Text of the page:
Philip Y. Ting
- District 19
Existing law confers a power of sale upon a mortgagee, trustee, or any other person to be exercised after a breach of the obligation for which the mortgage or transfer is a security. Existing law requires a trustee, mortgagee, or beneficiary to first file a record in the office of the recorder a notice of default, and establishes other requirements and procedures for completion of a foreclosure sale. This bill would prohibit a person from taking any action to foreclose on a residential real property while a state or locally declared state of emergency related to the COVID-19 virus is in effect and until 91 days after the state of emergency has ended, including, but not limited to, causing or conducting the sale of the real property or submitting for recordation a notice of default. Existing property tax law attaches taxes that are owed on that property as a lien against that property. Existing law generally requires the tax collector to attempt to sell residential property that has become tax defaulted 5 years or more after that property has become tax defaulted. This bill would require a tax collector to suspend the sale, and not attempt to sell, tax-defaulted properties while a state or locally declared state of emergency related to the COVID-19 virus is in effect and until 91 days after the state of emergency has ended. Existing law requires a county recorder to record any instrument, paper, or notice that is authorized or required to be recorded upon payment of proper fees and taxes. This bill would prohibit a party from submitting to a county recorder any instrument, paper, or notice that constitutes a notice of default, a notice of sale, or a trustee's deed upon sale for residential real property during the above-specified declared state of emergency relating to the COVID-19 virus. The bill would provide that any action for foreclosure on a mortgage or deed of trust of residential real property is stayed and the court may take no action unless the court finds that the action is required to further public health and safety and would extend the period for exercising rights, including right of redemption, until 90 days after the state of emergency ends. Existing law establishes a procedure, known as an unlawful detainer action, that a landlord must follow in order to evict a tenant. Existing law provides that a tenant is subject to such an action if the tenant continues to possess the property without permission of the landlord in specified circumstances, including when the tenant has violated the lease by defaulting on rent or failing to perform a duty under the lease. This bill would prohibit a party from submitting for filing a residential unlawful detainer complaint except to address issues of damage to the property, nuisance, or health and safety during the timeframe in which a state of emergency related to the COVID-19 virus is in effect and 91 days thereafter. The bill would prohibit a court from issuing a summons on a complaint for a residential unlawful detainer unless the court finds it is necessary to address damage to the property, nuisance, or health and safety, and would prohibit a court from entering a default or default judgment for restitution in an unlawful detainer action unless it is necessary to protect public health and safety. The bill would authorize a period of rent deferment of up to 12 months from 90 days after the state of emergency ends for a tenant who provides specified documentation to their landlord showing economic hardship resulting from COVID-19, including a substantial reduction in income or substantial out-of-pocket medical expenses. The bill would prohibit the imposition of late fees, fines, or interest during that time. The bill would make these provisions effective in a jurisdiction in which a state or locally declared state of emergency is in effect until 91 days after the state of emergency ends and would repeal these provisions on January 1, 2022. By expanding the crime of perjury, the bill would impose a state-mandated local program. The bill would contain related findings regarding the economic hardships imposed by the COVID-19 virus. This bill would declare that it is to take effect immediately as an urgency statute. The California Constitution requires the state to reimburse local agencies and school districts for certain costs mandated by the state. Statutory provisions establish procedures for making that reimbursement. This bill would provide that no reimbursement is required by this act for a specified reason.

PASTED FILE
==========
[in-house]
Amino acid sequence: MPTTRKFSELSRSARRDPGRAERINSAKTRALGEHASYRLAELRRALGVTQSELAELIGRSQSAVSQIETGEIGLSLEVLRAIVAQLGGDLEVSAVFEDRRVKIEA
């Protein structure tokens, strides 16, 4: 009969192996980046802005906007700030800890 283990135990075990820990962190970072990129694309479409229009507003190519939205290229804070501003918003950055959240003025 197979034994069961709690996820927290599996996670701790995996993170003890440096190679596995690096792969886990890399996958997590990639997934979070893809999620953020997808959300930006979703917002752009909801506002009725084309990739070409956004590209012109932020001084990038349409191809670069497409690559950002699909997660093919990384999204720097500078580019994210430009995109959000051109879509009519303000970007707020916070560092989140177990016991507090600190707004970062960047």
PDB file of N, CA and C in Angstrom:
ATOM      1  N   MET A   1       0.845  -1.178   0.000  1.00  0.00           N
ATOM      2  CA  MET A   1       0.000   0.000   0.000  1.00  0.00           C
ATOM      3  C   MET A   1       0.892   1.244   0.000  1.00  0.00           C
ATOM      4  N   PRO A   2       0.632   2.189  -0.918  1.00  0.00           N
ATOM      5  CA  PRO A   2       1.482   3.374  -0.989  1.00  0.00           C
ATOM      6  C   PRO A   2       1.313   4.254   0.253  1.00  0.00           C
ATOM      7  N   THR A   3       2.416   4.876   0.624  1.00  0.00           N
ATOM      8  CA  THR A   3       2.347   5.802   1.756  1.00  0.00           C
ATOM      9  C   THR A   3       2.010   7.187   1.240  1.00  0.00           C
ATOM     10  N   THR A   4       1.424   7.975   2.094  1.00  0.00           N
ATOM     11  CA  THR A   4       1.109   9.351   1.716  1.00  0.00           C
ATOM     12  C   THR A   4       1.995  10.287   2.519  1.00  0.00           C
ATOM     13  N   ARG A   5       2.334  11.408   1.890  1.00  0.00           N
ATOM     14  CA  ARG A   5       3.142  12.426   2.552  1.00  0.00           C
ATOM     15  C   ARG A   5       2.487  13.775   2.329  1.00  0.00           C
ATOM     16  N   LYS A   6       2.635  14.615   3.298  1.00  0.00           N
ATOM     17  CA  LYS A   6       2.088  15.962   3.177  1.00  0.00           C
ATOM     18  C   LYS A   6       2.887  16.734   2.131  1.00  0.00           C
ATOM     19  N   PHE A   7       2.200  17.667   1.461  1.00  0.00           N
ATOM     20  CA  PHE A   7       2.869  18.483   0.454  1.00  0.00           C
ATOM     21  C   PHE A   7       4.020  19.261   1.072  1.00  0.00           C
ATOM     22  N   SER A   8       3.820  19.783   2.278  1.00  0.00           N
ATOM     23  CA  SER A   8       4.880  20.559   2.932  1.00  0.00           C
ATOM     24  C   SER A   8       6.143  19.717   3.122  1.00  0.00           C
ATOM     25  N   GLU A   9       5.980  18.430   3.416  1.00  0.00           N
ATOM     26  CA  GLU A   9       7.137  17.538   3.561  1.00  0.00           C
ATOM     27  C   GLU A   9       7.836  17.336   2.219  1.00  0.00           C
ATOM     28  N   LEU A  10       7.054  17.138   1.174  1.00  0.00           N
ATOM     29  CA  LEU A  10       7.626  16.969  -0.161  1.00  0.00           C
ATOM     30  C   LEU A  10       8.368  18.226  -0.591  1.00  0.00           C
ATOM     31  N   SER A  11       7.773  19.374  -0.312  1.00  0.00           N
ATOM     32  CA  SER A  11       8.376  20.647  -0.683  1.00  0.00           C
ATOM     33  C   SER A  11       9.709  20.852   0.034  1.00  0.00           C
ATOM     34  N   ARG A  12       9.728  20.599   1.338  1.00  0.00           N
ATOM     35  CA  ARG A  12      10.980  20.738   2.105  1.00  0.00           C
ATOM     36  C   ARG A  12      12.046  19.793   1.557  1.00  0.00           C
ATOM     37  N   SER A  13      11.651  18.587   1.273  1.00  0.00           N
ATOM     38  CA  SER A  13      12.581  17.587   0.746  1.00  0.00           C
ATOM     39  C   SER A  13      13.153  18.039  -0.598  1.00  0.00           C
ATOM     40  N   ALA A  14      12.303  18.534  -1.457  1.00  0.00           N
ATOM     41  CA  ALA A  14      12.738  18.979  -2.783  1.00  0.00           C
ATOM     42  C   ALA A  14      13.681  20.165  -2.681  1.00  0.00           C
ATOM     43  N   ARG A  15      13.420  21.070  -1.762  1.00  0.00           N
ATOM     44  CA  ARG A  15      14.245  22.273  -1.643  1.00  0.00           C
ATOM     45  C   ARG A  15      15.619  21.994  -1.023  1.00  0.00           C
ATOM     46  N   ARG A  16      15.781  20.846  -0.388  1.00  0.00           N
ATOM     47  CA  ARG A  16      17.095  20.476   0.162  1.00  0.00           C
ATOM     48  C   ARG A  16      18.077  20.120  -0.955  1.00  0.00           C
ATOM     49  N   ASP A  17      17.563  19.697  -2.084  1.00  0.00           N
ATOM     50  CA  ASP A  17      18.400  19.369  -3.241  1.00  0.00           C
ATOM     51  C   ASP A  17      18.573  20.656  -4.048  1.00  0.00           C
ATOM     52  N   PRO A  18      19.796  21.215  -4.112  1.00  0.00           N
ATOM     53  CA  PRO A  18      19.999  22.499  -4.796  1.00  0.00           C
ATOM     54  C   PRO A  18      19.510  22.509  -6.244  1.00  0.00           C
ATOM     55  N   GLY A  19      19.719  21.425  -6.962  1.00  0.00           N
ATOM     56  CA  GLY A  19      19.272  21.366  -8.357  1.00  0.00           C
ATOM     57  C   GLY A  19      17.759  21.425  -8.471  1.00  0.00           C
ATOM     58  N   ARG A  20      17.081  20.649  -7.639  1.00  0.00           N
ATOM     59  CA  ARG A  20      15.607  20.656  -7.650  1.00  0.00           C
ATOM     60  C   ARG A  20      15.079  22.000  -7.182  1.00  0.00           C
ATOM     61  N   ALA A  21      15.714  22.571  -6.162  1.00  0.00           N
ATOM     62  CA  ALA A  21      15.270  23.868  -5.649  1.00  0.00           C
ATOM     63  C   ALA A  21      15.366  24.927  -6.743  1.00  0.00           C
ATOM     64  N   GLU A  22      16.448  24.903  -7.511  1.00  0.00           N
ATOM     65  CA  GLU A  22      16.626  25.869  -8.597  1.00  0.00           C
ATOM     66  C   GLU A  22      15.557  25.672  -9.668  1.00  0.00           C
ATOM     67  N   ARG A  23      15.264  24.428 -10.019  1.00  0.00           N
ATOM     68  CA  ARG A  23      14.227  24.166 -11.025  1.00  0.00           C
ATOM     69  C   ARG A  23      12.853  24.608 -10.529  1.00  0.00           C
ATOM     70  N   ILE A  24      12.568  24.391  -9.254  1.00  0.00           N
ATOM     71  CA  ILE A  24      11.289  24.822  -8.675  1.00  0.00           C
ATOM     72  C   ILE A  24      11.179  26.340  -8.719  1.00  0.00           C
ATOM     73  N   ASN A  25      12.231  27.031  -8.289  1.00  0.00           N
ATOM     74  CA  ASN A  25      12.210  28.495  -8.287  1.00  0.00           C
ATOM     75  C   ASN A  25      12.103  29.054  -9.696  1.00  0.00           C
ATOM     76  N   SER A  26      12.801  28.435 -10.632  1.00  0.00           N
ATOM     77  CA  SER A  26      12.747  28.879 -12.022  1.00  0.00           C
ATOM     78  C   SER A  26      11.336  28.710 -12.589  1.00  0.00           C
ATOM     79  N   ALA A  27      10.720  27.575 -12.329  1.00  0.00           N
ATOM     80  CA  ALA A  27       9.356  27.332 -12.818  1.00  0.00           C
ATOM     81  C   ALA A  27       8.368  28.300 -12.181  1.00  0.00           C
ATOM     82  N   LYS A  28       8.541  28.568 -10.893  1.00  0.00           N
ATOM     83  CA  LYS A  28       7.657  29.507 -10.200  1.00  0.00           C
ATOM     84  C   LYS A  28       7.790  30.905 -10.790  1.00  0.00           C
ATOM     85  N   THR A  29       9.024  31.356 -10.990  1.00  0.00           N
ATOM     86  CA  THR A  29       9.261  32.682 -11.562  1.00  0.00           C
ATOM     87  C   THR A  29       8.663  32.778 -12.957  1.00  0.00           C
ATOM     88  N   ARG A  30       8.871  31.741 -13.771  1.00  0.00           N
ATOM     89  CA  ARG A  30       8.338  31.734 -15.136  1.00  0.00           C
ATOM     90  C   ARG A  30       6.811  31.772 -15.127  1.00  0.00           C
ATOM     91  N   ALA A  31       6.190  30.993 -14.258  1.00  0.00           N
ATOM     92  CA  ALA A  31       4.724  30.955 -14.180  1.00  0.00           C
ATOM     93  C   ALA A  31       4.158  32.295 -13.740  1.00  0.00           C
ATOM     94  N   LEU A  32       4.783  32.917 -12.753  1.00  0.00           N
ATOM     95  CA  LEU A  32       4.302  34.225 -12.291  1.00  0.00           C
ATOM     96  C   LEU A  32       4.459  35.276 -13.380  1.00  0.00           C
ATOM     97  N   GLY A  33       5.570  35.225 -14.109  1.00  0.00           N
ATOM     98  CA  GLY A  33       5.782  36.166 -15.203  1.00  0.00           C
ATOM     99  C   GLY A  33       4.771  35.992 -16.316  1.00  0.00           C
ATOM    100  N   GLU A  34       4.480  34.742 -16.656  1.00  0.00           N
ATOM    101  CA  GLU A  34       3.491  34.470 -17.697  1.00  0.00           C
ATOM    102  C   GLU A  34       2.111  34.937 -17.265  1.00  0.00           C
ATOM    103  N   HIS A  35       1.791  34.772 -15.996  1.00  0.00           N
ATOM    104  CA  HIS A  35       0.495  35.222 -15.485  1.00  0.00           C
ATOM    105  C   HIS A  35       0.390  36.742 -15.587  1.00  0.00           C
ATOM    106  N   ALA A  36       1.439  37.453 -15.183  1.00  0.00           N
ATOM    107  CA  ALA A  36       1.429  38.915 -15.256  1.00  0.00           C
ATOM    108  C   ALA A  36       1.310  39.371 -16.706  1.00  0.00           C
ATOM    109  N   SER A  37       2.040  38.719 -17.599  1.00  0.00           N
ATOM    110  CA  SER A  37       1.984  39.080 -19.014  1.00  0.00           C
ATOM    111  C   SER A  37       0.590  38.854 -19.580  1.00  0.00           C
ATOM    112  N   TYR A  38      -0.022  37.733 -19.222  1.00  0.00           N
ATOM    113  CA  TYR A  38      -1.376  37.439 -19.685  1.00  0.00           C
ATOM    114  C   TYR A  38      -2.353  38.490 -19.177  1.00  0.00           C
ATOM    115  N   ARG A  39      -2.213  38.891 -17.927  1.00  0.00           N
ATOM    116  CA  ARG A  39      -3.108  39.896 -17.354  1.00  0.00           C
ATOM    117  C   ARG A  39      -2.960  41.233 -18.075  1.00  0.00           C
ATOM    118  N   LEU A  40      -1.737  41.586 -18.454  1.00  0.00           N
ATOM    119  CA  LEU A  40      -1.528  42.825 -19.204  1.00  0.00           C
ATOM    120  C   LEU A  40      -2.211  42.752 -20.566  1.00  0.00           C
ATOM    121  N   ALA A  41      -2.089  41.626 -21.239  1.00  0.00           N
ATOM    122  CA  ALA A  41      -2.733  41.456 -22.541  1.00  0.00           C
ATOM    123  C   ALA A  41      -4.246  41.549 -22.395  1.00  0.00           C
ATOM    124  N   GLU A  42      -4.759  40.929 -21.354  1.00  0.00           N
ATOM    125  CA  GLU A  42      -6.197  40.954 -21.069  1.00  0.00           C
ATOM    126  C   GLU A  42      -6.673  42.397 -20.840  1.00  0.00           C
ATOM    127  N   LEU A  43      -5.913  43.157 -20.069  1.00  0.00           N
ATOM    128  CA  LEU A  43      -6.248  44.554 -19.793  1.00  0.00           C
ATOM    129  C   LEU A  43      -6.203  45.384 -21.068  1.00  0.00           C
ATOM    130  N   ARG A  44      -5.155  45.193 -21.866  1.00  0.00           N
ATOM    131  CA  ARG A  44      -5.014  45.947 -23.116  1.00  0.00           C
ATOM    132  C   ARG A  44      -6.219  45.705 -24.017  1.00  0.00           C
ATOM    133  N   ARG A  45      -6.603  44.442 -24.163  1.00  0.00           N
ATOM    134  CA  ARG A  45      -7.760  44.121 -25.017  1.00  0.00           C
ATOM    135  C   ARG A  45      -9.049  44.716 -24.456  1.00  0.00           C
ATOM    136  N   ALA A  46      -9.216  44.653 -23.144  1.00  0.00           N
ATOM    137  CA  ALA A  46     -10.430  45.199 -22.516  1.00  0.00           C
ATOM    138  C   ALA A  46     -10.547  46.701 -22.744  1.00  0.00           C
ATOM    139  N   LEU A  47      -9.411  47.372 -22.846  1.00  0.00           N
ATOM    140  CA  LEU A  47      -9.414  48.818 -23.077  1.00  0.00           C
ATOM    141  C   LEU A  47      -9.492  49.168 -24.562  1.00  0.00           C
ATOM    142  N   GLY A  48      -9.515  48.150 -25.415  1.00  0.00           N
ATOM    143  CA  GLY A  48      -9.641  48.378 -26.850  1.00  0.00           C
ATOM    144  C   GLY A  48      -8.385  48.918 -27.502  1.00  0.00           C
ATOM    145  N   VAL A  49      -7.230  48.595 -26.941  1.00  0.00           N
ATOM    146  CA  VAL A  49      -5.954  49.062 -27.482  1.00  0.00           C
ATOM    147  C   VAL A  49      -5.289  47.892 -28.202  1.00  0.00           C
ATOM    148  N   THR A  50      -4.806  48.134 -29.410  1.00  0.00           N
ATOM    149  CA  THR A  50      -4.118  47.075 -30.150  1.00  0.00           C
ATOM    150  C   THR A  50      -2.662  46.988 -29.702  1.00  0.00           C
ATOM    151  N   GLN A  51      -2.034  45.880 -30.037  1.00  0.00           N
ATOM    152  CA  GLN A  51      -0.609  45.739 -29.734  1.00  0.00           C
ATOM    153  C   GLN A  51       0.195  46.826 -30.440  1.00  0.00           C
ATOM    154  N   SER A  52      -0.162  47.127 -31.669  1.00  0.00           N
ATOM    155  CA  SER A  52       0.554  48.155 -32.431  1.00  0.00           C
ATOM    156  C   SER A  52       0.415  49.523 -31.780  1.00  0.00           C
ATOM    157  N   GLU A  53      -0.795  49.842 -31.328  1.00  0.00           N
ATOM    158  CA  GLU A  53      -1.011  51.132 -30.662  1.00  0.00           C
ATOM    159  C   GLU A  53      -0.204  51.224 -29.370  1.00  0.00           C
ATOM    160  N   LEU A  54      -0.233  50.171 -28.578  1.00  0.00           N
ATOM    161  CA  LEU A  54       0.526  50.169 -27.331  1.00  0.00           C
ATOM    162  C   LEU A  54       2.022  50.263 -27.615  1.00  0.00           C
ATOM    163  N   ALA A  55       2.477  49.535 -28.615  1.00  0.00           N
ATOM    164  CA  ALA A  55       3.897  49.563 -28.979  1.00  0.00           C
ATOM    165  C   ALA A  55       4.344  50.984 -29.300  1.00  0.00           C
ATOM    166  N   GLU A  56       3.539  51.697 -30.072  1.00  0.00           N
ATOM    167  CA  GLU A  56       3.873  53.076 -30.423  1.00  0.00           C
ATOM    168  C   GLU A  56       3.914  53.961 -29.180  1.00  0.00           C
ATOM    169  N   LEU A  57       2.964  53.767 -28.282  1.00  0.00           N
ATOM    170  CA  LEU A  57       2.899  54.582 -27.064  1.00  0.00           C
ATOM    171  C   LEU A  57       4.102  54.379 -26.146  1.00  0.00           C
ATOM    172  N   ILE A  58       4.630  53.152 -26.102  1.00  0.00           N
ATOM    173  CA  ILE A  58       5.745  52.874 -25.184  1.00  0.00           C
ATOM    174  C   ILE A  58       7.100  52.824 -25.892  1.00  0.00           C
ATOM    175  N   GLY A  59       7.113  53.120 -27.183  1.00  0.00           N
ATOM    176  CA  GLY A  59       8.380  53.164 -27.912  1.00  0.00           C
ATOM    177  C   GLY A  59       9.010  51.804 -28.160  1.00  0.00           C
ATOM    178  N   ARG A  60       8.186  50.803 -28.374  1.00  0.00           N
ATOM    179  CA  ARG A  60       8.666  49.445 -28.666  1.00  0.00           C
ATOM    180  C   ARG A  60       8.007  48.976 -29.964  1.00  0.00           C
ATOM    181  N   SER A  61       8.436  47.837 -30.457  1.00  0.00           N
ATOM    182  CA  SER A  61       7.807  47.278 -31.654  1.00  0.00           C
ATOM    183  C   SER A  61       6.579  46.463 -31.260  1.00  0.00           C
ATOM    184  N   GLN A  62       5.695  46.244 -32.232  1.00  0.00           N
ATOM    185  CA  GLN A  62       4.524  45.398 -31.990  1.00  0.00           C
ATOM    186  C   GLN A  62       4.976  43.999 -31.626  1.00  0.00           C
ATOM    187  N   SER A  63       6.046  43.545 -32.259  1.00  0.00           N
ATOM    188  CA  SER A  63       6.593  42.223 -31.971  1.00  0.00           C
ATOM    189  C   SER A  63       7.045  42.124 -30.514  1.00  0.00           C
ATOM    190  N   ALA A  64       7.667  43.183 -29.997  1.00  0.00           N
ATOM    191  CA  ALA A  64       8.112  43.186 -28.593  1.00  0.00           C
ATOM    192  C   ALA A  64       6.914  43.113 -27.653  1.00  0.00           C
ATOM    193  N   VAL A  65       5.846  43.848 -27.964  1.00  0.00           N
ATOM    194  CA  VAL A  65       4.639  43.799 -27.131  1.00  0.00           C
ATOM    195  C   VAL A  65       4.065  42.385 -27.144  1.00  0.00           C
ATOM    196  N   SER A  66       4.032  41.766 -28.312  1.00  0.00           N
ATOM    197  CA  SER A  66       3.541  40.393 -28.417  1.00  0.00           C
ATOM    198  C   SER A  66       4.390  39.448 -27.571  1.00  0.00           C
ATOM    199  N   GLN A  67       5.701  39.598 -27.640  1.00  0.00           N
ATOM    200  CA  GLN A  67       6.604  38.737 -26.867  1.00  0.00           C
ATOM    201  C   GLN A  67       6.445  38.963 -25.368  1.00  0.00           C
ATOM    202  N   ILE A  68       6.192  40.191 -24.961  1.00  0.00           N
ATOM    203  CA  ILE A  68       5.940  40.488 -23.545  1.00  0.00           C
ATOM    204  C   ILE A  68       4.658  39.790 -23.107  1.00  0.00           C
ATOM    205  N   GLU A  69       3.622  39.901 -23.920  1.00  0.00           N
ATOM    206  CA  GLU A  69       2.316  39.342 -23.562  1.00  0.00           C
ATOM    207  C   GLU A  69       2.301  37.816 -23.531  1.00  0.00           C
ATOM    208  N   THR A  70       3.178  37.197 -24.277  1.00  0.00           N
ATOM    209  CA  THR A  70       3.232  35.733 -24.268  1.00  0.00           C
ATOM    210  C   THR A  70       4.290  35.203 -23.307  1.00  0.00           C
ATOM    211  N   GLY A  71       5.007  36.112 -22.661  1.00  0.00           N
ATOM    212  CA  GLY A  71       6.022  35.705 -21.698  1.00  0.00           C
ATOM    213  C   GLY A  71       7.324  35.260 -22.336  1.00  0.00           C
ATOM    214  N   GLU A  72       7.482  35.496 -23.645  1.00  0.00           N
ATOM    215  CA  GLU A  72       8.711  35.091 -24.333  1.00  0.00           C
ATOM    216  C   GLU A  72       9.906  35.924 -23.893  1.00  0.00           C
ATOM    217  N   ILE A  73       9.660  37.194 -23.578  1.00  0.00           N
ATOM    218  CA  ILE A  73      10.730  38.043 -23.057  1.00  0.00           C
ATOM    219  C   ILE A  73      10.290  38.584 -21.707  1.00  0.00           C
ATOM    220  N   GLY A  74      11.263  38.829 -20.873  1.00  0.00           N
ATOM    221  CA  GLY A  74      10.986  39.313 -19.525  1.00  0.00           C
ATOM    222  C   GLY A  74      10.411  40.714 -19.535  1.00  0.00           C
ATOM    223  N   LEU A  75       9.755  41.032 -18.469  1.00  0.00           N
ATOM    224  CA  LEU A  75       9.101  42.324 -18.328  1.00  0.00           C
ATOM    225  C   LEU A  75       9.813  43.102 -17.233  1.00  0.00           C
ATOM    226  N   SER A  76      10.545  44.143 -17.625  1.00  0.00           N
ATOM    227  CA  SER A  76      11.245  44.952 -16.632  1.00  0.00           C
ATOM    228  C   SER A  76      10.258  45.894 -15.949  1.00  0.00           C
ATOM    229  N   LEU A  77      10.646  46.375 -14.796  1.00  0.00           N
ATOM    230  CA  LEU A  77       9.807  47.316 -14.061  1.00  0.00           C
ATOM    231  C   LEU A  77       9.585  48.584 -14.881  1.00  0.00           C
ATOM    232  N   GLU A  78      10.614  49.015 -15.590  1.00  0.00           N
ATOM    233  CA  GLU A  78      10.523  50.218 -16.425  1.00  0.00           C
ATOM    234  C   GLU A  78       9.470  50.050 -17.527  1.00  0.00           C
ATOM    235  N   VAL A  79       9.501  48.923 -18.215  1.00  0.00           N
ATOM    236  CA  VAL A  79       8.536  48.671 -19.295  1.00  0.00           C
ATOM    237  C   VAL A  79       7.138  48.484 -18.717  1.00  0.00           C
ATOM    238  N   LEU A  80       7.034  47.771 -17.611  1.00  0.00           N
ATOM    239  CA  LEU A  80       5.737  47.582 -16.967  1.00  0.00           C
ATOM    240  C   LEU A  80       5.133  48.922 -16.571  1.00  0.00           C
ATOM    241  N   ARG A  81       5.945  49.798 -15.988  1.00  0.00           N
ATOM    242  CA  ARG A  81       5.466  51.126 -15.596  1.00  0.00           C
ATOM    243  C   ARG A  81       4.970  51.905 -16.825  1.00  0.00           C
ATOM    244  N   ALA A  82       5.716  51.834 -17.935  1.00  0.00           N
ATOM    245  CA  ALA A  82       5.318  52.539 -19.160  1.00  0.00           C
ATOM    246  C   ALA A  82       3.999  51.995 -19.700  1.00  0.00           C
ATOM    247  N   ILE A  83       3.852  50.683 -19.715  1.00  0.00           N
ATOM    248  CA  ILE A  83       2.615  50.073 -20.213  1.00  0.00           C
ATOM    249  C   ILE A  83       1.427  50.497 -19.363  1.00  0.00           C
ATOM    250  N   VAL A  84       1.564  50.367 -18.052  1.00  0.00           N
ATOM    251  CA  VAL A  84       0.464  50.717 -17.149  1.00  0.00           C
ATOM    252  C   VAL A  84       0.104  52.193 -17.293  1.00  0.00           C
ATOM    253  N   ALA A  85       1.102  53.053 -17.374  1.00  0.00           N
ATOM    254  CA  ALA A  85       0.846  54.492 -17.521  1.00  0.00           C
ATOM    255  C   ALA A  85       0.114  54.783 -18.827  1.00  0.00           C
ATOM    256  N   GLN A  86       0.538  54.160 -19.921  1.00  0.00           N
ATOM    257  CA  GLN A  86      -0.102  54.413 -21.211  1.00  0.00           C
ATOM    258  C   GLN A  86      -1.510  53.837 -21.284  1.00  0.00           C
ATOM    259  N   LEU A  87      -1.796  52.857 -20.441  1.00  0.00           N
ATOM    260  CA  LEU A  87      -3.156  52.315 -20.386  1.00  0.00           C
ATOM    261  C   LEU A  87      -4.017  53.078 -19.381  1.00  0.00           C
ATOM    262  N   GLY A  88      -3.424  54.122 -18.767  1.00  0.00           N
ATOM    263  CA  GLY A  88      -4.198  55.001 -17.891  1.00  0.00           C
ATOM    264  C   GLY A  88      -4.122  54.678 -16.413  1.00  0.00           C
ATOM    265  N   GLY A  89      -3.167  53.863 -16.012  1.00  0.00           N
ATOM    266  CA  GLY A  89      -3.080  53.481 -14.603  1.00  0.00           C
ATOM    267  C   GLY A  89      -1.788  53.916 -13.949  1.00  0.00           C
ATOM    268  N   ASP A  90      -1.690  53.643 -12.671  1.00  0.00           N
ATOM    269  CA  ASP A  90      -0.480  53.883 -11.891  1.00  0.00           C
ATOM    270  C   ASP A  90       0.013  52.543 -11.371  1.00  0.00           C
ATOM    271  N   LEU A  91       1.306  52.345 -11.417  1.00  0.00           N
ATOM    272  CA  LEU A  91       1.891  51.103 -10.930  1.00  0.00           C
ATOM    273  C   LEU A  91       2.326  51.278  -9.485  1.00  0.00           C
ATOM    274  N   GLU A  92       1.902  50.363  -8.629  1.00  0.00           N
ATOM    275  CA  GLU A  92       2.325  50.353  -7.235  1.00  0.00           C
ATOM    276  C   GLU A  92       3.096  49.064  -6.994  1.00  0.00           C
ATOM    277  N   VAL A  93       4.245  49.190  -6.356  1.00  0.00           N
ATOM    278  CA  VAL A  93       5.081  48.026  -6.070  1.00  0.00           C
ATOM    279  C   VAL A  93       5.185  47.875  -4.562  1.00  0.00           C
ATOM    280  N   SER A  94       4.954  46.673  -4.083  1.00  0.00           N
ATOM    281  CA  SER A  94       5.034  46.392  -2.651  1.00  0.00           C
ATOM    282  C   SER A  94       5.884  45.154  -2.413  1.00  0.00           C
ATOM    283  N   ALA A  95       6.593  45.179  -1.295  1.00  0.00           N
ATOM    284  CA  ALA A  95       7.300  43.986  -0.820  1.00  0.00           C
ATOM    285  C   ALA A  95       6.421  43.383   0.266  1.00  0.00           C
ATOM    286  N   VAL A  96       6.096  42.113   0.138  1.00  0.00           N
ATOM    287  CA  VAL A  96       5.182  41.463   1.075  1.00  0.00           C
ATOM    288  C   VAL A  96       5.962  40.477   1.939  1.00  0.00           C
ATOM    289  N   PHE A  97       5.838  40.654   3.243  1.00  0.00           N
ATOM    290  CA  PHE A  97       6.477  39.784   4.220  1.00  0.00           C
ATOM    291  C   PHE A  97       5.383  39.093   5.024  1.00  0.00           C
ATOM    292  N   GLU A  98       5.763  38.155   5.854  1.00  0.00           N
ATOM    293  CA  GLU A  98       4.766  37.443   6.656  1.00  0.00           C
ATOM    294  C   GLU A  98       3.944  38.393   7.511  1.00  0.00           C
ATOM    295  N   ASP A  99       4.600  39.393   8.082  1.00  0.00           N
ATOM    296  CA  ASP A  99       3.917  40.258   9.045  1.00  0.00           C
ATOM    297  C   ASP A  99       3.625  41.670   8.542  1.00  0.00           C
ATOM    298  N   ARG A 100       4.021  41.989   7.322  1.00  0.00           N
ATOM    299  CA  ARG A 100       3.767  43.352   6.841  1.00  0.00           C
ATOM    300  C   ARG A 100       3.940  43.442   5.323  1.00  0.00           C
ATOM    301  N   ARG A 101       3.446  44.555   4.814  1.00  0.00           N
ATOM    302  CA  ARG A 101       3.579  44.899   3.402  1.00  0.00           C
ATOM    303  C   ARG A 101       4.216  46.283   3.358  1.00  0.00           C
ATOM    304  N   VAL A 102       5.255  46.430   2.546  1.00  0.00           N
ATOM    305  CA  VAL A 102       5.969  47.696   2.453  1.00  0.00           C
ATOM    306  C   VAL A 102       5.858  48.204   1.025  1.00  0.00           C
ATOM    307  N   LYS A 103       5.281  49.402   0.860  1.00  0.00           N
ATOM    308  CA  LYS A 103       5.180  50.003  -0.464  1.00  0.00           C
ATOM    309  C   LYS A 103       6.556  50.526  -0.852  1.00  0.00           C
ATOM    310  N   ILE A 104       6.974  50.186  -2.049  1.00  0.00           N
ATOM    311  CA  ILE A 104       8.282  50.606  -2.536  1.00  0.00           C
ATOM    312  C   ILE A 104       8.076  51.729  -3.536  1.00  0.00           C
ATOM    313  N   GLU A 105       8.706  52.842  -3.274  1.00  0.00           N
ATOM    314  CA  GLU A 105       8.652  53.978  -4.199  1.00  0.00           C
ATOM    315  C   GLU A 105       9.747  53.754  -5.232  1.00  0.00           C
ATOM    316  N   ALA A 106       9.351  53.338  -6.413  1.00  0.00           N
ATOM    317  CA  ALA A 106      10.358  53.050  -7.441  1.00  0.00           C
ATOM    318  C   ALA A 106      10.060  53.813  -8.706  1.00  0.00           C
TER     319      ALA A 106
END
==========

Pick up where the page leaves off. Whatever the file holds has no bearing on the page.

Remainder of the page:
From committee chair, with author's amendments: Amend, and re-refer to committee. Read second time, amended, and re-referred to Com. on JUD.
From committee chair, with author's amendments: Amend, and re-refer to committee. Read second time, amended, and re-referred to Com. on RLS.
From committee chair, with author's amendments: Amend, and re-refer to committee. Read second time, amended, and re-referred to Com. on PUB. S.
In committee: Hearing postponed by committee.
In Senate. Read first time. To Com. on RLS. for assignment.
Read third time. Passed. Ordered to the Senate. (Ayes 75. Noes 0. Page 1040.)
Read second time. Ordered to Consent Calendar.
Read second time and amended. Ordered returned to second reading.
From committee: Amend, and do pass as amended. To Consent Calendar. (Ayes 12. Noes 0.) (March 26).
From printer. May be heard in committee March 23.
Read first time. To print.
|Bill Text Versions||Format|
|02/20/19 - Introduced|
|03/27/19 - Amended Assembly|
|04/08/20 - Amended Senate|
|05/18/20 - Amended Senate|
|07/28/20 - Amended Senate|
|No related documents.|
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